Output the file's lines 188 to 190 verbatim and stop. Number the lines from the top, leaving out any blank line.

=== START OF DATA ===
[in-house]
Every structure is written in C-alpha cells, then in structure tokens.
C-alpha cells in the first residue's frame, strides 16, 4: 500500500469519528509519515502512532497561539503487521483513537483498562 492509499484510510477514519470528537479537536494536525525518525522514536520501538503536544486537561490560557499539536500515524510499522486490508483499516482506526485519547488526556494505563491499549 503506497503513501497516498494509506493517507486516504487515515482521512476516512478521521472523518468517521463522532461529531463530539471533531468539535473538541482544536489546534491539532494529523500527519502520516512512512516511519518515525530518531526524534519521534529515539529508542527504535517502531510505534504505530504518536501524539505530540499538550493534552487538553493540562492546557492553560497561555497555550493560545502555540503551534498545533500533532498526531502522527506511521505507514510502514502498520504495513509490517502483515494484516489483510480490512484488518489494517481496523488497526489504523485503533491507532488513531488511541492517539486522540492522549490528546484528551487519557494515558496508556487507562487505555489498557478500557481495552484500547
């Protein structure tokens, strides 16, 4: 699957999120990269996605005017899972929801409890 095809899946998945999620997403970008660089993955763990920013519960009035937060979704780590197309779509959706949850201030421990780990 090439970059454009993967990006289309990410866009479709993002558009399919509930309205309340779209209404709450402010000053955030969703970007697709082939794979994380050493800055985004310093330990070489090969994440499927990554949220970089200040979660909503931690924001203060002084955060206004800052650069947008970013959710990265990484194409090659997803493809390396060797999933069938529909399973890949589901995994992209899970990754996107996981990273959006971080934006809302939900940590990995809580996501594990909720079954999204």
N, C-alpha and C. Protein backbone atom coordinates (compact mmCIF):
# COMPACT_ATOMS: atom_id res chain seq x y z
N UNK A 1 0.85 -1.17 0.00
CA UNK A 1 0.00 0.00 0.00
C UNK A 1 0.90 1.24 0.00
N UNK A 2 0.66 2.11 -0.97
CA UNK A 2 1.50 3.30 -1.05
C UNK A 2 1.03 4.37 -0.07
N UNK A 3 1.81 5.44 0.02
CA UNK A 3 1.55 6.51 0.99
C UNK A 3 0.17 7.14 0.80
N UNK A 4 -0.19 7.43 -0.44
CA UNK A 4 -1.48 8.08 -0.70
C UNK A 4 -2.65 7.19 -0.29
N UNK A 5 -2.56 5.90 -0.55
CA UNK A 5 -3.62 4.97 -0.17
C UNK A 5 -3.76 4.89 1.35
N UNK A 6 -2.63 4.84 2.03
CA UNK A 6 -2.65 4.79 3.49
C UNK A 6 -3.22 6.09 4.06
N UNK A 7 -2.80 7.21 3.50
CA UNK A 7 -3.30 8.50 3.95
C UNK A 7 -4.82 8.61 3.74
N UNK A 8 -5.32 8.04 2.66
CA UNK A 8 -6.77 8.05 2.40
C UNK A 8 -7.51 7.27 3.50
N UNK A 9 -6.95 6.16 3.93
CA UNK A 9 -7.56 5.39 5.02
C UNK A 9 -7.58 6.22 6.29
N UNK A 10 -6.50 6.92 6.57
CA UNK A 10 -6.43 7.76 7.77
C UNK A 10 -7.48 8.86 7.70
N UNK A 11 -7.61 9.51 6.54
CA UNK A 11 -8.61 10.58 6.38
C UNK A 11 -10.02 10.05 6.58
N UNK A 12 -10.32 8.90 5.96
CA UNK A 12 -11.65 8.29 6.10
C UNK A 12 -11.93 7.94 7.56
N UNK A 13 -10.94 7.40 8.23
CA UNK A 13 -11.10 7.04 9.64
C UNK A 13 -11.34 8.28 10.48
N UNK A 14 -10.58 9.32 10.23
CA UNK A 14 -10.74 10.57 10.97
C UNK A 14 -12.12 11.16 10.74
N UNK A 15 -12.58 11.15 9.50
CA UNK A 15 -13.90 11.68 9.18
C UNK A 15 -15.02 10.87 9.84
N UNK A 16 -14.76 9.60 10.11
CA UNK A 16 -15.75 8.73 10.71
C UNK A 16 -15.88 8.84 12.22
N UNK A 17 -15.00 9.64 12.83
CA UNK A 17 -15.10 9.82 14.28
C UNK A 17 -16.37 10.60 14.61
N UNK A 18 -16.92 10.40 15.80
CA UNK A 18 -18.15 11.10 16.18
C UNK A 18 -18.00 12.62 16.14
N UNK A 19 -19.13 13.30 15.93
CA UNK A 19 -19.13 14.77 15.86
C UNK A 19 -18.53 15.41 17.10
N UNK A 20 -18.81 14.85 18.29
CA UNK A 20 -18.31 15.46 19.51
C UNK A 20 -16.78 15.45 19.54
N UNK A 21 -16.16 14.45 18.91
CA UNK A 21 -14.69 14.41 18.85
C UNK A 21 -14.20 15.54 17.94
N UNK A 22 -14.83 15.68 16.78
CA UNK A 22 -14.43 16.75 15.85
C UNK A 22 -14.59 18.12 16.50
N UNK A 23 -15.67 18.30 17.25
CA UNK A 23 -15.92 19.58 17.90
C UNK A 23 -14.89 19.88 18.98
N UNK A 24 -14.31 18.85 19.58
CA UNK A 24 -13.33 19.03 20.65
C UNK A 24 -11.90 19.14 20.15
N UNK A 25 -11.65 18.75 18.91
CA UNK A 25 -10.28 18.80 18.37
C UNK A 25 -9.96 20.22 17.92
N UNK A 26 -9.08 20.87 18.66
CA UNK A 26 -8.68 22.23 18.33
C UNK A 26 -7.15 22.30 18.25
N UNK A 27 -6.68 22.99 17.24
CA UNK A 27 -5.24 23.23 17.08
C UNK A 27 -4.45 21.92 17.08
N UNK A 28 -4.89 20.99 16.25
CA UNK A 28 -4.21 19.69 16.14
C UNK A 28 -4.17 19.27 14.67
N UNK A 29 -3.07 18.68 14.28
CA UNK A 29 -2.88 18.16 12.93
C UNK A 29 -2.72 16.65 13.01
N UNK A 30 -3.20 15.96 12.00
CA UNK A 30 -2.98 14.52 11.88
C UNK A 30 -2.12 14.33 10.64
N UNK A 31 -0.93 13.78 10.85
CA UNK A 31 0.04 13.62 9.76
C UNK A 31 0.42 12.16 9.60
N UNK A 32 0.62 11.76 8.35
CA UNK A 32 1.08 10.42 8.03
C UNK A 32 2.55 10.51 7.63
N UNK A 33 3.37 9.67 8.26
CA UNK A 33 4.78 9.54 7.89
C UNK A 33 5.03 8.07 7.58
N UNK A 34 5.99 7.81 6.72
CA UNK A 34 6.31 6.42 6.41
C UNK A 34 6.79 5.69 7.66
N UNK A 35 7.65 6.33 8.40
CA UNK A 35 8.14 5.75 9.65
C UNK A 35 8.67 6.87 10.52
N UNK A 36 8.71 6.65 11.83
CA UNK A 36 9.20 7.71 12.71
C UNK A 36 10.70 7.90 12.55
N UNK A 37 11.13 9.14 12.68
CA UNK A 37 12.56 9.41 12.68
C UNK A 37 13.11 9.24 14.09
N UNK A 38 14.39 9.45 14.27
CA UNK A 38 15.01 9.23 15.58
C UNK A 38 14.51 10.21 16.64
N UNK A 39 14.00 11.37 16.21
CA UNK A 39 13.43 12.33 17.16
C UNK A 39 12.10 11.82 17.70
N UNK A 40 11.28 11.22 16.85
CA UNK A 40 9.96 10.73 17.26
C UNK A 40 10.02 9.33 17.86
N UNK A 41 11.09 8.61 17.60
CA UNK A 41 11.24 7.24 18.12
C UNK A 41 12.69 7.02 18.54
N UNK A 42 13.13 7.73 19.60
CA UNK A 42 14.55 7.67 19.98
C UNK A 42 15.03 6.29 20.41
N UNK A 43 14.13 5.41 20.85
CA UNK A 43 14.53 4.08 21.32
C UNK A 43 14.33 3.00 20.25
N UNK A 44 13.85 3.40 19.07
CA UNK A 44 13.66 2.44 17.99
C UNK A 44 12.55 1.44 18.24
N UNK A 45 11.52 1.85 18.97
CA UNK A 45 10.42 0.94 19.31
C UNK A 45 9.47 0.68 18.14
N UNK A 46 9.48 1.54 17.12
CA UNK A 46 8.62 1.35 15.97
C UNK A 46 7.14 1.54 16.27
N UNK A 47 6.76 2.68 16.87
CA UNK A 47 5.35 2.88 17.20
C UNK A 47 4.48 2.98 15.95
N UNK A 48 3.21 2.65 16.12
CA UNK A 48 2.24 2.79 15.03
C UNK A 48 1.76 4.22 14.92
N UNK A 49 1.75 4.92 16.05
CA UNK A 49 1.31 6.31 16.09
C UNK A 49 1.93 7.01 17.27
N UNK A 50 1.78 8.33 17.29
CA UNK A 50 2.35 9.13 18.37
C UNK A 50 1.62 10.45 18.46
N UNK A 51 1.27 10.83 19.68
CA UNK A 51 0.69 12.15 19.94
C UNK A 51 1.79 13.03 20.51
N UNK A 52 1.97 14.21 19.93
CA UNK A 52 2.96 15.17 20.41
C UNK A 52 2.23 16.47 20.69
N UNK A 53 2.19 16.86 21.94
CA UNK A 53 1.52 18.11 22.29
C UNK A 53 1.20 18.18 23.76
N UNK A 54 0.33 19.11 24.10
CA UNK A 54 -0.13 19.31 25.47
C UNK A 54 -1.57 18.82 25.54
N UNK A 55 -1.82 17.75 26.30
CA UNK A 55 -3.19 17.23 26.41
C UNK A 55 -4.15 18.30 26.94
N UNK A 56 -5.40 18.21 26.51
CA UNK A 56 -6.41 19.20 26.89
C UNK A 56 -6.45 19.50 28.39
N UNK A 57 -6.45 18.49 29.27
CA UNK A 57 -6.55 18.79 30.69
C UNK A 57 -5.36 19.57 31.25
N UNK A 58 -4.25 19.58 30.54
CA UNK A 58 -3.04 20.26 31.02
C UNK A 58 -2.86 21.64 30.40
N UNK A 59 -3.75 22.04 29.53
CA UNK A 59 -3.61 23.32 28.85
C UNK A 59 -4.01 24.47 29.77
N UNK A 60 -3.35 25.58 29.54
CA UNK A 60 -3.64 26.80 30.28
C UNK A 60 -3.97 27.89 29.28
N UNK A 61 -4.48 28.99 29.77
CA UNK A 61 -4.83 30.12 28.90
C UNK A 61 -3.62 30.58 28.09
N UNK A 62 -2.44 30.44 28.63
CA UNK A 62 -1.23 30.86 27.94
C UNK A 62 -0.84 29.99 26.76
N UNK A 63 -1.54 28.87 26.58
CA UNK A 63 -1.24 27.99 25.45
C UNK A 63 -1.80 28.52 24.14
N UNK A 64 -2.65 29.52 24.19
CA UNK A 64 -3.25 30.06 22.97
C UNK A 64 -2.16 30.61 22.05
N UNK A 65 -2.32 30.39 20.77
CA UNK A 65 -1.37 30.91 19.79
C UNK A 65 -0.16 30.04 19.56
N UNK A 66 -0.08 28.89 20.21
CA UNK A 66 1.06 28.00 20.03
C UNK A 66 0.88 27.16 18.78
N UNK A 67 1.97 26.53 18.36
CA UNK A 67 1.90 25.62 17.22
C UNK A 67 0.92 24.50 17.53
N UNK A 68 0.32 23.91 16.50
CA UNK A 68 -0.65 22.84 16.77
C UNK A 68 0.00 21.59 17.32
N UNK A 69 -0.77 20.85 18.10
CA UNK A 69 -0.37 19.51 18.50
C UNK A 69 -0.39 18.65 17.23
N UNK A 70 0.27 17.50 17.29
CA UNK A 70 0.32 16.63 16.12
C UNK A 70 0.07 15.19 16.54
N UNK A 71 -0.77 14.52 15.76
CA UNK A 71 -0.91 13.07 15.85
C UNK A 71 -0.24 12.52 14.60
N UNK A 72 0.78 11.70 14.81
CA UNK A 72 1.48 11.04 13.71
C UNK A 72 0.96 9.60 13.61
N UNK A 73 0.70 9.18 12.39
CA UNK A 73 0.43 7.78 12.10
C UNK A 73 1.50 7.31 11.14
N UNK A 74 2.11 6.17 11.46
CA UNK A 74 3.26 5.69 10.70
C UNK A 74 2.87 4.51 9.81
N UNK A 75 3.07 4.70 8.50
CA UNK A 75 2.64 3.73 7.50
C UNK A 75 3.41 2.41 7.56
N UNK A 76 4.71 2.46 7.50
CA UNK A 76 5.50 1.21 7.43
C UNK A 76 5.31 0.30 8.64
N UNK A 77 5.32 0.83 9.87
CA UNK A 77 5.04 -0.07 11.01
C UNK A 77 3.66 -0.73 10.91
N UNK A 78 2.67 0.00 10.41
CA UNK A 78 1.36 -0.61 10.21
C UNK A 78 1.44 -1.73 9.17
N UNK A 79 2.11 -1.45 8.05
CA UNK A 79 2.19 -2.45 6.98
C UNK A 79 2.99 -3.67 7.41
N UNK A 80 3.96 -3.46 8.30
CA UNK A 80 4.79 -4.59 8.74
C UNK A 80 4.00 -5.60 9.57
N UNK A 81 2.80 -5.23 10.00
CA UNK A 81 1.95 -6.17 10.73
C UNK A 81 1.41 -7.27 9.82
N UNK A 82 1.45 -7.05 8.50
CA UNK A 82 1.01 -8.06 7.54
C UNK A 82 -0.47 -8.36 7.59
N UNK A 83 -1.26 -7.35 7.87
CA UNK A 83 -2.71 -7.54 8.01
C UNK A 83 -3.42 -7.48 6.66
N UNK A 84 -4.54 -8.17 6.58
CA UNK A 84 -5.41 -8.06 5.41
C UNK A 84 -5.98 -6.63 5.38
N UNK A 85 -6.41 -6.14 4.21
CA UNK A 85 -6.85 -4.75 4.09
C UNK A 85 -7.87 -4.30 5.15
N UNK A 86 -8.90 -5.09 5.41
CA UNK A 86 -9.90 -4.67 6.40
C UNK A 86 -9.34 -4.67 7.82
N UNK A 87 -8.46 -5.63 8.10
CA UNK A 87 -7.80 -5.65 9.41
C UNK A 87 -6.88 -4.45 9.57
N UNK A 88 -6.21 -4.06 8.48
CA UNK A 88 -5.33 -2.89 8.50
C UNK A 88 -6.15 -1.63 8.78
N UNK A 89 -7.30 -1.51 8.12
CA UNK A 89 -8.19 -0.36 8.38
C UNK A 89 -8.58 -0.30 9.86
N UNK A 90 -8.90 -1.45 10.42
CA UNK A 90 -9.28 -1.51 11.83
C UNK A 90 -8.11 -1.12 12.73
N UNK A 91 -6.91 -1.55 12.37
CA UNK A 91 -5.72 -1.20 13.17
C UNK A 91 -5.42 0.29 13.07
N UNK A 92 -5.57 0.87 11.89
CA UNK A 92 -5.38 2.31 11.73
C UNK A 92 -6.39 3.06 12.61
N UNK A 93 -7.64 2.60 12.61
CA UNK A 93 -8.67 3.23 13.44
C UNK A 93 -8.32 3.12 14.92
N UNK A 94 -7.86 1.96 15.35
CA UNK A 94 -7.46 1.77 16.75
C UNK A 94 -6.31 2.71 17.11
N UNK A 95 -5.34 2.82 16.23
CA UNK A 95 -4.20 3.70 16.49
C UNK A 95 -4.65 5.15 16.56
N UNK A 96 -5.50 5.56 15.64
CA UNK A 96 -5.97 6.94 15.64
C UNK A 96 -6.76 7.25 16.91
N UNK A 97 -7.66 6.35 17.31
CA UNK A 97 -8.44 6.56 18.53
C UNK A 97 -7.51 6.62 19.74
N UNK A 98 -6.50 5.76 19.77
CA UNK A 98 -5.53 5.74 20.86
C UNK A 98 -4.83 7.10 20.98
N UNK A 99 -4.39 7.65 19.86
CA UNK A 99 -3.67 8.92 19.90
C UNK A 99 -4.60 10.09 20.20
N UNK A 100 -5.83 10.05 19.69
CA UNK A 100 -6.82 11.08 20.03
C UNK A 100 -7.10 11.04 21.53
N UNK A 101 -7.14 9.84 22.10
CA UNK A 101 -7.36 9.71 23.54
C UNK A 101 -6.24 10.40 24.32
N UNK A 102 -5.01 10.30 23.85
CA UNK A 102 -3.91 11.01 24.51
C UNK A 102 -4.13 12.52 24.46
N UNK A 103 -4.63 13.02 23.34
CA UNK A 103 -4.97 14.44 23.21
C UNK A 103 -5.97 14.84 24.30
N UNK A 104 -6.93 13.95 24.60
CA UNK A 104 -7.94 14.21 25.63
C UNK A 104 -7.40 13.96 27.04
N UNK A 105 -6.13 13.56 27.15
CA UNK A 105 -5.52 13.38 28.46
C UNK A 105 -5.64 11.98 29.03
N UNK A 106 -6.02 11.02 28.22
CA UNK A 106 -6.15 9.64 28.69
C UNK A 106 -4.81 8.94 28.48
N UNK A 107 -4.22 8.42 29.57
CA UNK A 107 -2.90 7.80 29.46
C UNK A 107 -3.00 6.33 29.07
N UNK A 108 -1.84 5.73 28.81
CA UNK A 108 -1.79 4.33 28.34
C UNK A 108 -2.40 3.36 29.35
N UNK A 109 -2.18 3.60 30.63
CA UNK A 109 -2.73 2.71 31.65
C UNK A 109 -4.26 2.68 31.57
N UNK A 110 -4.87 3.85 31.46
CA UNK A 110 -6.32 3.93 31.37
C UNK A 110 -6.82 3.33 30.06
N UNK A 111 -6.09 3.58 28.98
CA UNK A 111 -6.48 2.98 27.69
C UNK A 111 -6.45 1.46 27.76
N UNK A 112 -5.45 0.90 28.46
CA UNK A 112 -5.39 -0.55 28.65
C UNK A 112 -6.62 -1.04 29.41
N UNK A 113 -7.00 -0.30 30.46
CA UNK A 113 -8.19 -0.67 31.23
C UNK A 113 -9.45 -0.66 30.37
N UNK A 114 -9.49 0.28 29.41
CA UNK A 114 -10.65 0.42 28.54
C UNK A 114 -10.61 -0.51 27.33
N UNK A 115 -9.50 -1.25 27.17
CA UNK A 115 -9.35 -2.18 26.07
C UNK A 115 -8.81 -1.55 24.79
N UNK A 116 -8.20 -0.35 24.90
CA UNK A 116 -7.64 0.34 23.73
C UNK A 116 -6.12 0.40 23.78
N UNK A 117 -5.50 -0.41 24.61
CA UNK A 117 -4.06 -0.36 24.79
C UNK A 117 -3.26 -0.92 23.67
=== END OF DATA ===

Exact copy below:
CA UNK A 61 -4.83 30.12 28.90
C UNK A 61 -3.62 30.58 28.09
N UNK A 62 -2.44 30.44 28.63